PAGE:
The Monday after my fateful “Date Night Diagnosis” [see previous post], I presented Mrs. A with my suspected discovery.  She wasn’t very familiar with AS, but she was thrilled that we had found a direction.  She immediately wanted to know what she could do to help, so I provided her with a small booklet entitledSimple Strategies That Work by Brenda Myles.  I had my first team member on board… We were off and running!

In the weeks that followed, we initiated the IEP [Individual Education Plan] process and shared the news with other key personnel in the school.  Our team was shaping up nicely, and as more and more information was shared with the various team members, strategies to support Greg within the school environment started to take shape.

Once Greg’s condition was officially diagnosed by the neurologist, I confirmed this with Mrs. A.  Then she asked, “How would you feel about sharing Greg’s condition with the rest of the class?” I was shocked!!!  Why should I further ‘label’ my son, who was already struggling with his peers?  “I think it might help them understand him” she continued.  I wasn’t comfortable with the idea, but I said that we would think about it.

I pondered the question…  On one hand, I am a proponent of ‘knowledge is power’, so surely it would be positive to share the information?  And my business experience further supported the idea of sharing information across the team…but were Greg’s classmates really part of his ‘team’?   Would this just give them ammunition with which to torment him?

I tried to put my mothering instincts aside to think more objectively:  If my child has already been unofficially labeled as ‘weird’ or ‘different’ by other kids, teachers and adults, then an official ‘label’ can only help matters.  Knowledge of his diagnosis might help deflate negative judgments and promote acceptance of his problematic behaviors.  I felt sure that Greg’s classmates had already unofficially ‘labeled’ him in their minds, so sharing the official diagnosis would be positive, right?

Gregory was already aware of his diagnosis and was a key player on his ‘team’, so following my belief in sharing information, I decided to discuss the question with him directly.  I told Greg what Mrs. A had suggested and why, and then asked how he would feel about that.  He thought about it for a minute and then slowly answered, “I think that would be OK.”  I asked him if he was sure that he wanted the other kids to know about his AS and he said, “Yes, they might understand me better.” Alright….if he was comfortable with sharing the news, then maybe I should be too….

I then asked him if he wanted to be in the classroom while Mrs. A talked to the kids.  As an alternative, Mrs. A had offered that he could help out the Kindergarten class with a project if he preferred.  Greg was excited by that prospect and opted to help the Kindergarteners.  So, we had a plan…and Gregory had surprised me once again by his open acceptance of his condition.

The day came when Mrs. A spoke to the class very sensitively about Gregory’s syndrome.  (I was a nervous wreck all day!)  She started by talking about how each of us is different and that some people have certain problems, like allergies or poor eyesight.  (She used herself as an example, because she has both!)  Mrs. A then described, at a very high level, some of the things that are difficult for Greg, and how the class might be able help him during those difficult periods.   The kids not only listened, but were amazingly positive.  Eager to show their new comprehension, they exclaimed, “Oh…THAT’S why he does” such and such behavior…  And then the class brainstormed ideas on how they might support Gregory during his tough times.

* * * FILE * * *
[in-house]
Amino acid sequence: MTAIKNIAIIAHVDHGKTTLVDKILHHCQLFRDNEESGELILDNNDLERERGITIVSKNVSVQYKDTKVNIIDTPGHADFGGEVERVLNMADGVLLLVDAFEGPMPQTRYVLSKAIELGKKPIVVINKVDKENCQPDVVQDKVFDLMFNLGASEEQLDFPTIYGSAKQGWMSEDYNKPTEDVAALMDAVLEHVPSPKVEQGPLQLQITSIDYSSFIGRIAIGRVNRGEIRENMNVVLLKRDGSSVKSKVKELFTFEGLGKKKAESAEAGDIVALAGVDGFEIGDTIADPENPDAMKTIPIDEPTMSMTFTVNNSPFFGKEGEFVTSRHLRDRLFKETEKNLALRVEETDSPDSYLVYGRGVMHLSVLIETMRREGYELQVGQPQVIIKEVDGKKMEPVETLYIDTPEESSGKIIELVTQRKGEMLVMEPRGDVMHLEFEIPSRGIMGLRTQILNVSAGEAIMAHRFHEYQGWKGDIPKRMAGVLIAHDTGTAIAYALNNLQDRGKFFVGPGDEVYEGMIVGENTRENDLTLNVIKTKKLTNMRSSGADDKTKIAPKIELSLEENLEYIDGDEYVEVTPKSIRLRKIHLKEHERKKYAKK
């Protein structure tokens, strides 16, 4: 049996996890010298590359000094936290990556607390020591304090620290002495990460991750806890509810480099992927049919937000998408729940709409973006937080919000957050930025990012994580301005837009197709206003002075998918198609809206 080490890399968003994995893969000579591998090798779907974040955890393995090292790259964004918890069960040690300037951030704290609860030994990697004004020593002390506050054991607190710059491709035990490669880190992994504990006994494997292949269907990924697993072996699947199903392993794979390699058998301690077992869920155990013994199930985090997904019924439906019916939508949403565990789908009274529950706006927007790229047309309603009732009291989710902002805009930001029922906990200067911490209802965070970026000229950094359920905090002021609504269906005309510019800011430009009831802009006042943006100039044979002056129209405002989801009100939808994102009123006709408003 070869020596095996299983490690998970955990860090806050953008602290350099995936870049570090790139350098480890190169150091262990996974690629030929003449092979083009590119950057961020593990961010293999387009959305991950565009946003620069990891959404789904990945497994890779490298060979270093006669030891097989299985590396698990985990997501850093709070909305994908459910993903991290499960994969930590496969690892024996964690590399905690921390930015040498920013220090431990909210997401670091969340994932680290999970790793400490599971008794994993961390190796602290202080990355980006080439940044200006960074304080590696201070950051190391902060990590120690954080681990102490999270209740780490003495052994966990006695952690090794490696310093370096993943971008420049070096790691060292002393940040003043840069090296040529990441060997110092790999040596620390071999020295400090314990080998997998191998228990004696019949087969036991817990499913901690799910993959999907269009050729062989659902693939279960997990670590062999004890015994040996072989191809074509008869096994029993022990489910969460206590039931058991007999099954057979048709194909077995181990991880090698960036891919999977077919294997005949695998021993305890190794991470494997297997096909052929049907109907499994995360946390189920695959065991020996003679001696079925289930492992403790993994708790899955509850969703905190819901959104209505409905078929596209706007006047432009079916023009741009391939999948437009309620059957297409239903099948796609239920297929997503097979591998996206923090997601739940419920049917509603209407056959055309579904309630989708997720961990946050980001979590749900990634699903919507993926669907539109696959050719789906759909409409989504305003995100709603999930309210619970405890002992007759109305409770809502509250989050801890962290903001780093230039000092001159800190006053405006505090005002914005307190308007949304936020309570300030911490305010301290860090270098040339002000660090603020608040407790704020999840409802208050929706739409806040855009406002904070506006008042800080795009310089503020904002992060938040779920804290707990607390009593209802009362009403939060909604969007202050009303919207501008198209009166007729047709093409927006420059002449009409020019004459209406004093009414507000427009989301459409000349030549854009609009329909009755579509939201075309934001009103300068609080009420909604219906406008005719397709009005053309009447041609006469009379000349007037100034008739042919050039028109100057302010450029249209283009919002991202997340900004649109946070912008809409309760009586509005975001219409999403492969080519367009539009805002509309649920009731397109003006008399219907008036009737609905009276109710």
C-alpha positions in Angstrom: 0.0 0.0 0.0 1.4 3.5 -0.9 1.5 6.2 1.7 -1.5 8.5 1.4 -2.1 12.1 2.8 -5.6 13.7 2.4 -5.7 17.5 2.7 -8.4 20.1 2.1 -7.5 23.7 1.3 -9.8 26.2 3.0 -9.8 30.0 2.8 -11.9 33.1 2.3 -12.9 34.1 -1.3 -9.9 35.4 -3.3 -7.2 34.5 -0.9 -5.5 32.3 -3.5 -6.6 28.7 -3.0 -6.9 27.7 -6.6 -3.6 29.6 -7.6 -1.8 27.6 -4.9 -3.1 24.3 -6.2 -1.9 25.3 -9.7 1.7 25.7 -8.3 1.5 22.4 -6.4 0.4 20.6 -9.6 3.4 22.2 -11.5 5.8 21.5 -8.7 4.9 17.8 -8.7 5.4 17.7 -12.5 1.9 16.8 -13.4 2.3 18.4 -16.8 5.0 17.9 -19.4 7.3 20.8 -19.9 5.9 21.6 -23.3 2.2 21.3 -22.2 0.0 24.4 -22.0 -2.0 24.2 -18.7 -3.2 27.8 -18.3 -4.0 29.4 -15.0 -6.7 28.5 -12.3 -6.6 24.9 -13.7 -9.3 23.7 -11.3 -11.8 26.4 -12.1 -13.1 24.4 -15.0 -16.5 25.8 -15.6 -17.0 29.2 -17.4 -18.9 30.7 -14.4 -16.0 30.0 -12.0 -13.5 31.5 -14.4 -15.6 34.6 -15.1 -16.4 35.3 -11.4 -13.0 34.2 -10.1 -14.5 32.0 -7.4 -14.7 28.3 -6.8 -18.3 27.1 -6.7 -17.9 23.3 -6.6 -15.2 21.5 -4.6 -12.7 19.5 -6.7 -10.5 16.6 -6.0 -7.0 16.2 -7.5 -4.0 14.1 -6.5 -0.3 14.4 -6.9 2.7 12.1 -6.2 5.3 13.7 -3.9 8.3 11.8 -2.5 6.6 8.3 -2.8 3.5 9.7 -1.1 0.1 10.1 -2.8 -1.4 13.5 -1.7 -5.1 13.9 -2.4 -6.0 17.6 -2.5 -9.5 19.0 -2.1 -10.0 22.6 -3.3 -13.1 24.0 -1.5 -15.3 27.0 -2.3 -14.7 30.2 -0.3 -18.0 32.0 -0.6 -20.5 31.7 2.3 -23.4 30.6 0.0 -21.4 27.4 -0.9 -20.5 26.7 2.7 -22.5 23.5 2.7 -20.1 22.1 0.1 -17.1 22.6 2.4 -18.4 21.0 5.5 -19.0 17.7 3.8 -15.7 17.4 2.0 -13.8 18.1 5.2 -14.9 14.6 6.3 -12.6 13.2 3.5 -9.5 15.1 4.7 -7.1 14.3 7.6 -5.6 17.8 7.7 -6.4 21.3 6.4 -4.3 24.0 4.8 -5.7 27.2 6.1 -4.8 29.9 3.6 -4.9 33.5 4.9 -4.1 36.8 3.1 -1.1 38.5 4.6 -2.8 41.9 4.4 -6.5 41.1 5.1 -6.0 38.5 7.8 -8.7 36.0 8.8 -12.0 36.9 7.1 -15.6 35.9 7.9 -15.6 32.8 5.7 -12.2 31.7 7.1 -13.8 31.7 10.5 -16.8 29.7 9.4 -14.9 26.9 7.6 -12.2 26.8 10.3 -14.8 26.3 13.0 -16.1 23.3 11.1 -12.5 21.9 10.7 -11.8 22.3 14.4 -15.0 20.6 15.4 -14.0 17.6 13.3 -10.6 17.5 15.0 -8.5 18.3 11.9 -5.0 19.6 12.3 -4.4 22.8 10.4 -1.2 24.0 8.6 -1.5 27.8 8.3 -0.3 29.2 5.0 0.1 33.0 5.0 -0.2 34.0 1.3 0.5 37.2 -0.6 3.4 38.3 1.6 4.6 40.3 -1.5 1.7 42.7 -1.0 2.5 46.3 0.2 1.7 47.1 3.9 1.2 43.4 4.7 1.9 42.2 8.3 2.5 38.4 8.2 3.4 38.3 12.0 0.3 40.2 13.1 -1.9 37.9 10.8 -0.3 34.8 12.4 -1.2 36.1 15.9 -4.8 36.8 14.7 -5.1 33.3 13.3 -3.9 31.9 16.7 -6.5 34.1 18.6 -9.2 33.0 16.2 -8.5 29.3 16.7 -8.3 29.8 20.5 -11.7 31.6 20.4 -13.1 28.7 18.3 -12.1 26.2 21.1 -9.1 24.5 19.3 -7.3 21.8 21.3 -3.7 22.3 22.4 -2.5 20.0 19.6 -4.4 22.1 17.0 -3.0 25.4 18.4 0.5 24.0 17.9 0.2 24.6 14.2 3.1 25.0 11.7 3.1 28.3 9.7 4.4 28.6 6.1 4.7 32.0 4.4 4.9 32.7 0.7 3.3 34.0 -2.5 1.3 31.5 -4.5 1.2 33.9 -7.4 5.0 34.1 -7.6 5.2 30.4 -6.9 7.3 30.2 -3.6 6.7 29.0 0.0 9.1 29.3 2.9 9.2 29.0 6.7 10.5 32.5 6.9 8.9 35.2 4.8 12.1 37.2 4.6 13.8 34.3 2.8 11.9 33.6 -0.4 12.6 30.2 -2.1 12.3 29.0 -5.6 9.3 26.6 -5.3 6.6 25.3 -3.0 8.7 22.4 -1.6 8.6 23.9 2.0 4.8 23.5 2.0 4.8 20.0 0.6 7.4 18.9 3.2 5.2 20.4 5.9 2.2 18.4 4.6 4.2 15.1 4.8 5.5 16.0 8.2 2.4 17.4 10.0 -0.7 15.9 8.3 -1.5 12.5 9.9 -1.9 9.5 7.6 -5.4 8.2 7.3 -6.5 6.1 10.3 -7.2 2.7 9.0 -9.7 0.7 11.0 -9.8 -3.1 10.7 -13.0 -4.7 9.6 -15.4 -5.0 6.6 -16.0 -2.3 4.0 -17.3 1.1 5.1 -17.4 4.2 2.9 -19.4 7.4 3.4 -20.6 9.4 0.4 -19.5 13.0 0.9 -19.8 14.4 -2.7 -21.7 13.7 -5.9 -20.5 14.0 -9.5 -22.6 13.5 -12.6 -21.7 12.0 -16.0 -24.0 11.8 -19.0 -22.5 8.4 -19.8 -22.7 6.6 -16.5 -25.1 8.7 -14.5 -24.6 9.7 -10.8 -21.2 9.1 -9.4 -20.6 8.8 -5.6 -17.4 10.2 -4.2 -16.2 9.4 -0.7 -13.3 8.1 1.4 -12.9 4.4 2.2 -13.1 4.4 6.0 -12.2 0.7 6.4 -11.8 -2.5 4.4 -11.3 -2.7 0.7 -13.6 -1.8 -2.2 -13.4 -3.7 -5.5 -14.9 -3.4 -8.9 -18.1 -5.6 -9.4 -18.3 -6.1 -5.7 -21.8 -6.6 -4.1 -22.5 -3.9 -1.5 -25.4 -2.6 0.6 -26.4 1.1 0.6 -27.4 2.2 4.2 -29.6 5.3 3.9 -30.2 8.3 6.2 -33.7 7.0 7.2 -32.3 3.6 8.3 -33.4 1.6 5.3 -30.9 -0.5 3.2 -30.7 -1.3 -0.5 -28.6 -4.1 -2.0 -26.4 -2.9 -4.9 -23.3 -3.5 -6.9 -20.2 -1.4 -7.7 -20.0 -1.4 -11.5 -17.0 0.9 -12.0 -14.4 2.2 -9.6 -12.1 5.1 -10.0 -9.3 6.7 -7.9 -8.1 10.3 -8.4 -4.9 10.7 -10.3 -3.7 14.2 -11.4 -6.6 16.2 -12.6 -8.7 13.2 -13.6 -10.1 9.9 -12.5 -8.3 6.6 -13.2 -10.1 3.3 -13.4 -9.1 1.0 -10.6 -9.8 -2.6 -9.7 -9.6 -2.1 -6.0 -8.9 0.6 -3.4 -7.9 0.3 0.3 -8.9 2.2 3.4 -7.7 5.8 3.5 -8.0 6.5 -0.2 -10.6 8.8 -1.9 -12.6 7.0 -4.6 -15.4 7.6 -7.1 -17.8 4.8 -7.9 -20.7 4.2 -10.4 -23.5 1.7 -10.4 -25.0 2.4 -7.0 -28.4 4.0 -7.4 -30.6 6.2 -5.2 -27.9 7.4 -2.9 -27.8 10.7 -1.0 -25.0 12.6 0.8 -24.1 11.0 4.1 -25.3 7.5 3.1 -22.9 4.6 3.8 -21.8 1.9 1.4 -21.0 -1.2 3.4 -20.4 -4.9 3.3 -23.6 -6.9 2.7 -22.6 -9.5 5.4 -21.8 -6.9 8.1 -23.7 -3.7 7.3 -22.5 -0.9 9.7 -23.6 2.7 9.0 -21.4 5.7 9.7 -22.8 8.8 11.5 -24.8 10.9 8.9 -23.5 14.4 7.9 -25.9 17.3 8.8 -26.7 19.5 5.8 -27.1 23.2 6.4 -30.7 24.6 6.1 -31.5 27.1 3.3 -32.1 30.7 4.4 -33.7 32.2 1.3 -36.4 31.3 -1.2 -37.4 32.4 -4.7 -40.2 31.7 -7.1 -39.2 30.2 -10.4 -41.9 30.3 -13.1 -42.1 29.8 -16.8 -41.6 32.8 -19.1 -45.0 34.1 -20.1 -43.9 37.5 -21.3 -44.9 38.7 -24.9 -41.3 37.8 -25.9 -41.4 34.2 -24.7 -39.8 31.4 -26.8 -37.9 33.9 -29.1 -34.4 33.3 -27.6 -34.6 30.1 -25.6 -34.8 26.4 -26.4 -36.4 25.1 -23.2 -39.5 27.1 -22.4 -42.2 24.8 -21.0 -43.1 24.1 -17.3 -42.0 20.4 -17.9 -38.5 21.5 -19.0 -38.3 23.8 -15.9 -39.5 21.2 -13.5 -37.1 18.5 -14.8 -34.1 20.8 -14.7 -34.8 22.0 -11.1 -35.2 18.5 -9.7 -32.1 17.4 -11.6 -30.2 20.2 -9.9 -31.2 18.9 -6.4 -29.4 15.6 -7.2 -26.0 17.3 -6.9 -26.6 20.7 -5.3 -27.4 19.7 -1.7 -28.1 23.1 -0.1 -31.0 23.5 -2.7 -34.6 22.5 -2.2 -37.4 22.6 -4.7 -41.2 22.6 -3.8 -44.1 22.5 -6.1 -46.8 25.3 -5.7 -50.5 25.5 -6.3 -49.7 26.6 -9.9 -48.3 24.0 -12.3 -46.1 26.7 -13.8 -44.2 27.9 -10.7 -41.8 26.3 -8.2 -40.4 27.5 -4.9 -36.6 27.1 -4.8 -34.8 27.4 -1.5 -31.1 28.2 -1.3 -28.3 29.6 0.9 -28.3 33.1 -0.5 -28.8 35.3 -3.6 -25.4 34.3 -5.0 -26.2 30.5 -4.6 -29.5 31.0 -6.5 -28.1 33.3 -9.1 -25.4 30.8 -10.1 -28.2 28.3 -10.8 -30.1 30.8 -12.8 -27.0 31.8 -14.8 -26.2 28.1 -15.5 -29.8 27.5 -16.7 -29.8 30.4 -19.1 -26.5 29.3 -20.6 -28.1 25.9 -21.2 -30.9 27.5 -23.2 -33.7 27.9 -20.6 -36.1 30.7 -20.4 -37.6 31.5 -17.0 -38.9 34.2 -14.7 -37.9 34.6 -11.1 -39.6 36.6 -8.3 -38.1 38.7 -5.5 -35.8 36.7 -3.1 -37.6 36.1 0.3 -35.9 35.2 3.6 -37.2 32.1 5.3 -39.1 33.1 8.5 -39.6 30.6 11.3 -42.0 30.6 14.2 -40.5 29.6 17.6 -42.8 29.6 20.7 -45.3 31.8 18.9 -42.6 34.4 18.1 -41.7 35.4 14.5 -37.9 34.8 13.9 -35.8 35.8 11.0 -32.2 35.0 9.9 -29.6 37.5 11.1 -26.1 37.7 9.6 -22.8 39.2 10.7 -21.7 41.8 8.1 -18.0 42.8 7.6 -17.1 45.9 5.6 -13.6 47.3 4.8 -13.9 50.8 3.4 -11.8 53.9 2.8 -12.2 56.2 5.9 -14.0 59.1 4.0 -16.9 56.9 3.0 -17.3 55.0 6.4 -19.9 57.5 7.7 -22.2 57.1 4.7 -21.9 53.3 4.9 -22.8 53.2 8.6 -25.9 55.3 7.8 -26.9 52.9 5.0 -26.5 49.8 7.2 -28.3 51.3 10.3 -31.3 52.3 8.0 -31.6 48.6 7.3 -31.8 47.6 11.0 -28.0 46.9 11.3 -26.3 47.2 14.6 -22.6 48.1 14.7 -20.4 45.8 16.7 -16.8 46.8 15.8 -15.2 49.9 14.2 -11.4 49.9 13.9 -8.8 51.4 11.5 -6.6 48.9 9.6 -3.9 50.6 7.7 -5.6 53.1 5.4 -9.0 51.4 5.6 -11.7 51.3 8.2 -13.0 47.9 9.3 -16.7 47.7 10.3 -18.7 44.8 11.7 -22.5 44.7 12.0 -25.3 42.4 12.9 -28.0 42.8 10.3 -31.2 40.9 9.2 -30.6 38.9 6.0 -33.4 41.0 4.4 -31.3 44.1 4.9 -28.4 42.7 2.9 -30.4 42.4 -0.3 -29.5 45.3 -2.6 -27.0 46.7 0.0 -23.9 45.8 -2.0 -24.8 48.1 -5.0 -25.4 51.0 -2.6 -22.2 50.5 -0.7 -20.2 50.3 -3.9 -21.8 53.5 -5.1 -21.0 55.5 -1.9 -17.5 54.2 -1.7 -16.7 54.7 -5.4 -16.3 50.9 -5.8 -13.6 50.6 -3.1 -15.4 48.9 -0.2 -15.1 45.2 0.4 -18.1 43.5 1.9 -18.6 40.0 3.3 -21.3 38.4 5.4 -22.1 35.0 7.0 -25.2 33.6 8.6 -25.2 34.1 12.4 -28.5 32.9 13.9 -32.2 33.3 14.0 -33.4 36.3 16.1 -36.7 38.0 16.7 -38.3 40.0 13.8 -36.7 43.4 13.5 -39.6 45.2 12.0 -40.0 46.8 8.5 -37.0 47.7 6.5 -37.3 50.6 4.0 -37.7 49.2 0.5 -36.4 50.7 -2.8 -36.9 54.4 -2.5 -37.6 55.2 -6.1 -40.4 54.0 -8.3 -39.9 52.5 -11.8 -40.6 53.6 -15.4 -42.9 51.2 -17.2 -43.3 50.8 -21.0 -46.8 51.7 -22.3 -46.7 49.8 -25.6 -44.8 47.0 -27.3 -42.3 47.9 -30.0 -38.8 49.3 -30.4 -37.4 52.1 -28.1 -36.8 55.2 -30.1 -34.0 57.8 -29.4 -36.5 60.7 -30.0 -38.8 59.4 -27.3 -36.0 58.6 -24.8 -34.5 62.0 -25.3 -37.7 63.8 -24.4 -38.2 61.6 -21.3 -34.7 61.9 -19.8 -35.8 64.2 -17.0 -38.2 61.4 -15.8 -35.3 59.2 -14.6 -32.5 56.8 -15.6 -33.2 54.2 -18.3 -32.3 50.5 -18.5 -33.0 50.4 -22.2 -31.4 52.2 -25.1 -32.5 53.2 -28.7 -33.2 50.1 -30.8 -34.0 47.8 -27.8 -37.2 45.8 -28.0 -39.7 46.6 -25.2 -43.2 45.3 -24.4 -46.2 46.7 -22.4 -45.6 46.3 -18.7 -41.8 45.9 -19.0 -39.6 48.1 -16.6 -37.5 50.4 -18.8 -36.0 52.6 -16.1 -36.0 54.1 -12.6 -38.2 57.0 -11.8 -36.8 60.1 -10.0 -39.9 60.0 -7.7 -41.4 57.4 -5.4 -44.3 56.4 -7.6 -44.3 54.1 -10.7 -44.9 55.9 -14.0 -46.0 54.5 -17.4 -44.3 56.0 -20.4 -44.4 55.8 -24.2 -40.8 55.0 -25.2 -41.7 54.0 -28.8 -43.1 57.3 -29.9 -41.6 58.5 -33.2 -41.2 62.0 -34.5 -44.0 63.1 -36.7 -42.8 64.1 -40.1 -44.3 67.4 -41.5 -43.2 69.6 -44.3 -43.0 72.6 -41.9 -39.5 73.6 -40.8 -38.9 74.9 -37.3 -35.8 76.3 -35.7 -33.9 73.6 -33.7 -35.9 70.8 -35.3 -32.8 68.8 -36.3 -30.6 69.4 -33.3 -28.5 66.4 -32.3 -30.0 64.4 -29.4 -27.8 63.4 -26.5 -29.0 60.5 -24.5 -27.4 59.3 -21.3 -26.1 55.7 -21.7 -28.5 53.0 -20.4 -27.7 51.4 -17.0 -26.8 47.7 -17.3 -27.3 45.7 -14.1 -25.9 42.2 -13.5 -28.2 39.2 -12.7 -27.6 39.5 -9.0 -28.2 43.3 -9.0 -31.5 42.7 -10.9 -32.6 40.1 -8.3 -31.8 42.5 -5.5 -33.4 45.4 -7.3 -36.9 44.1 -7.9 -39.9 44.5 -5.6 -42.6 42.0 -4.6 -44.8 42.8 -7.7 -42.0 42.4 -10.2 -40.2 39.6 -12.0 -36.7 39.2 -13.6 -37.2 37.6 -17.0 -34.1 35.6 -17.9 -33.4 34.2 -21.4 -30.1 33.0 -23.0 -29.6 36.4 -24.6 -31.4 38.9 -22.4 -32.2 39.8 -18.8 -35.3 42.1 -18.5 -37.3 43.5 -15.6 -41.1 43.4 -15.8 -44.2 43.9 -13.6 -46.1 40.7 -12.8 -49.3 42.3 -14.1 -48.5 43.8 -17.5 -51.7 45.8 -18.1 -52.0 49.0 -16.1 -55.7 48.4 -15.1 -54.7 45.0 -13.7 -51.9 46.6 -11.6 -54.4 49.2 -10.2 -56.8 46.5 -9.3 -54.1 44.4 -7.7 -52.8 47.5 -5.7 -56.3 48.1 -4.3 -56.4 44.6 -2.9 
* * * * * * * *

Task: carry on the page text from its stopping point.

I have to admit that it was a bit of a stretch for me to extend the ‘sharing of information’ to kids, but I accepted Mrs. A’s suggestion and followed Greg’s lead.  After school Mrs. A assured me that it had gone even better than she expected.  “The kids were SO accepting!” she marveled proudly.  I’m sure the manner in which she presented had much to do with their response, and I give her full credit for its success.

And a complete success it has turned out to be!  Now, instead of looking at Greg oddly as he retreats under his desk during a period of stress, some of his classmates will quietly kneel down to his level and try to calm him down.  When they see him starting to get upset about something, they tell him, “Don’t worry Greg.  It’s OK.”  When he is in tears about some disappointment or frustration, the kids (both boys and girls!) check on him and try to cheer him up.

I witnessed it myself one day….and was awed by the kindness and sensitivity of his peers:  I happened to be at the school playground for pick-up a few minutes early that day.  Greg’s gym class was working on the Presidential Fitness module, and had just done the mile run.  Greg, not particularly physically strong or coordinated, felt that he had ‘failed’ the test by not achieving the desired speed.  He was sitting on the playground sobbing – feeling like a loser.  One by one, a boy or a girl from his class approached him to see if he was okay and/or to try to cheer him up. “Greg, are you ok?” asked one concerned boy. “Don’t worry Greg, I didn’t make it either.” soothed one girl.  And then the ‘pièce de résistance’, a girl who had previously teased and tormented Gregory repeatedly, approached him.  I held my breath, afraid of how she might ridicule him and plunge him deeper into his emotional abyss.  But no, she kindly said, “It’s OK Greg.  You’ll do better next time.”  I was dumbstruck….  Tears welled up in my eyes, grateful for the kindness of these children, who had been lead to understanding and acceptance through the guidance of their inspiring teacher.  Thank you Mrs. A – You’re the MVP of our team!

 

No one has yet fully realized the wealth of sympathy, kindness, and generosity hidden in the soul of a child.  The effort of every true education should be to unlock that treasure.               – Emma Golmam